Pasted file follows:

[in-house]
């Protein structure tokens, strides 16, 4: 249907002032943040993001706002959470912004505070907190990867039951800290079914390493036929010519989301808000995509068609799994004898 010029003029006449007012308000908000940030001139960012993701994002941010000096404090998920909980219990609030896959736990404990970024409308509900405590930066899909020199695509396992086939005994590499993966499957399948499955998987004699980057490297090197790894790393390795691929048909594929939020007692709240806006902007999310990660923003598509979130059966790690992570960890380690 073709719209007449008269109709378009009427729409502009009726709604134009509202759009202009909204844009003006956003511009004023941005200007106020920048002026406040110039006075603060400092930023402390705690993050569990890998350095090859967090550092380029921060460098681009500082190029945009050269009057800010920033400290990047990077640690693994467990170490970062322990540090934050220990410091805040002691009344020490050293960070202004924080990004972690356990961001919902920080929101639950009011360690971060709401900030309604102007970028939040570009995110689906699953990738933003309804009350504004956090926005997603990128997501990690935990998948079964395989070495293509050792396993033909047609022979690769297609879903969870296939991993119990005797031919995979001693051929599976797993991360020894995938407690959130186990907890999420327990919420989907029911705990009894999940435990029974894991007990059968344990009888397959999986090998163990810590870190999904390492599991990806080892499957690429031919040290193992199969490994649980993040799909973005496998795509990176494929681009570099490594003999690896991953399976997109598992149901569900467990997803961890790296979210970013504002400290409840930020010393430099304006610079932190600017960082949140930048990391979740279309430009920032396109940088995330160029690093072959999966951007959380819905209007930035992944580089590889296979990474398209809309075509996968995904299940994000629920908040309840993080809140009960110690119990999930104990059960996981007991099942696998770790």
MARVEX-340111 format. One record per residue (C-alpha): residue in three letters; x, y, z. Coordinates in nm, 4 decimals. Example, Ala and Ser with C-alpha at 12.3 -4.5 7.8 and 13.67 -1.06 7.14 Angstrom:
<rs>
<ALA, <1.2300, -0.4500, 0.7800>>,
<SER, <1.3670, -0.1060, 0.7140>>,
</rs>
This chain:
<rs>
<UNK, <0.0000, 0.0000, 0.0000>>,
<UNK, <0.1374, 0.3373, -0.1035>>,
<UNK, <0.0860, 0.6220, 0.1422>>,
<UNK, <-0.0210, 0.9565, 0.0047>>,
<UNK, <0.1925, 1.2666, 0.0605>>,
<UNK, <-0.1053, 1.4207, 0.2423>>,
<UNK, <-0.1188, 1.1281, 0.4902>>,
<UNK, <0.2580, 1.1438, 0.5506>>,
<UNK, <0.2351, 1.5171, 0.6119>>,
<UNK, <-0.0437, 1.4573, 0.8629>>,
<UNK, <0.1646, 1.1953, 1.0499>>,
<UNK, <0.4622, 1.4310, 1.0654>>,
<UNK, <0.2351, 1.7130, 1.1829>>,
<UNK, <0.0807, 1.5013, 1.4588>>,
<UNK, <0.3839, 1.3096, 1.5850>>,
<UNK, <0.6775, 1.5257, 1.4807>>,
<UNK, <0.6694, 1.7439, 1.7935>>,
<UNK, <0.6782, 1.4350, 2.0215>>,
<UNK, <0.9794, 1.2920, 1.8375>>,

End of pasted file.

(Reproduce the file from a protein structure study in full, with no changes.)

[in-house]
């Protein structure tokens, strides 16, 4: 249907002032943040993001706002959470912004505070907190990867039951800290079914390493036929010519989301808000995509068609799994004898 010029003029006449007012308000908000940030001139960012993701994002941010000096404090998920909980219990609030896959736990404990970024409308509900405590930066899909020199695509396992086939005994590499993966499957399948499955998987004699980057490297090197790894790393390795691929048909594929939020007692709240806006902007999310990660923003598509979130059966790690992570960890380690 073709719209007449008269109709378009009427729409502009009726709604134009509202759009202009909204844009003006956003511009004023941005200007106020920048002026406040110039006075603060400092930023402390705690993050569990890998350095090859967090550092380029921060460098681009500082190029945009050269009057800010920033400290990047990077640690693994467990170490970062322990540090934050220990410091805040002691009344020490050293960070202004924080990004972690356990961001919902920080929101639950009011360690971060709401900030309604102007970028939040570009995110689906699953990738933003309804009350504004956090926005997603990128997501990690935990998948079964395989070495293509050792396993033909047609022979690769297609879903969870296939991993119990005797031919995979001693051929599976797993991360020894995938407690959130186990907890999420327990919420989907029911705990009894999940435990029974894991007990059968344990009888397959999986090998163990810590870190999904390492599991990806080892499957690429031919040290193992199969490994649980993040799909973005496998795509990176494929681009570099490594003999690896991953399976997109598992149901569900467990997803961890790296979210970013504002400290409840930020010393430099304006610079932190600017960082949140930048990391979740279309430009920032396109940088995330160029690093072959999966951007959380819905209007930035992944580089590889296979990474398209809309075509996968995904299940994000629920908040309840993080809140009960110690119990999930104990059960996981007991099942696998770790």
MARVEX-340111 format. One record per residue (C-alpha): residue in three letters; x, y, z. Coordinates in nm, 4 decimals. Example, Ala and Ser with C-alpha at 12.3 -4.5 7.8 and 13.67 -1.06 7.14 Angstrom:
<rs>
<ALA, <1.2300, -0.4500, 0.7800>>,
<SER, <1.3670, -0.1060, 0.7140>>,
</rs>
This chain:
<rs>
<UNK, <0.0000, 0.0000, 0.0000>>,
<UNK, <0.1374, 0.3373, -0.1035>>,
<UNK, <0.0860, 0.6220, 0.1422>>,
<UNK, <-0.0210, 0.9565, 0.0047>>,
<UNK, <0.1925, 1.2666, 0.0605>>,
<UNK, <-0.1053, 1.4207, 0.2423>>,
<UNK, <-0.1188, 1.1281, 0.4902>>,
<UNK, <0.2580, 1.1438, 0.5506>>,
<UNK, <0.2351, 1.5171, 0.6119>>,
<UNK, <-0.0437, 1.4573, 0.8629>>,
<UNK, <0.1646, 1.1953, 1.0499>>,
<UNK, <0.4622, 1.4310, 1.0654>>,
<UNK, <0.2351, 1.7130, 1.1829>>,
<UNK, <0.0807, 1.5013, 1.4588>>,
<UNK, <0.3839, 1.3096, 1.5850>>,
<UNK, <0.6775, 1.5257, 1.4807>>,
<UNK, <0.6694, 1.7439, 1.7935>>,
<UNK, <0.6782, 1.4350, 2.0215>>,
<UNK, <0.9794, 1.2920, 1.8375>>,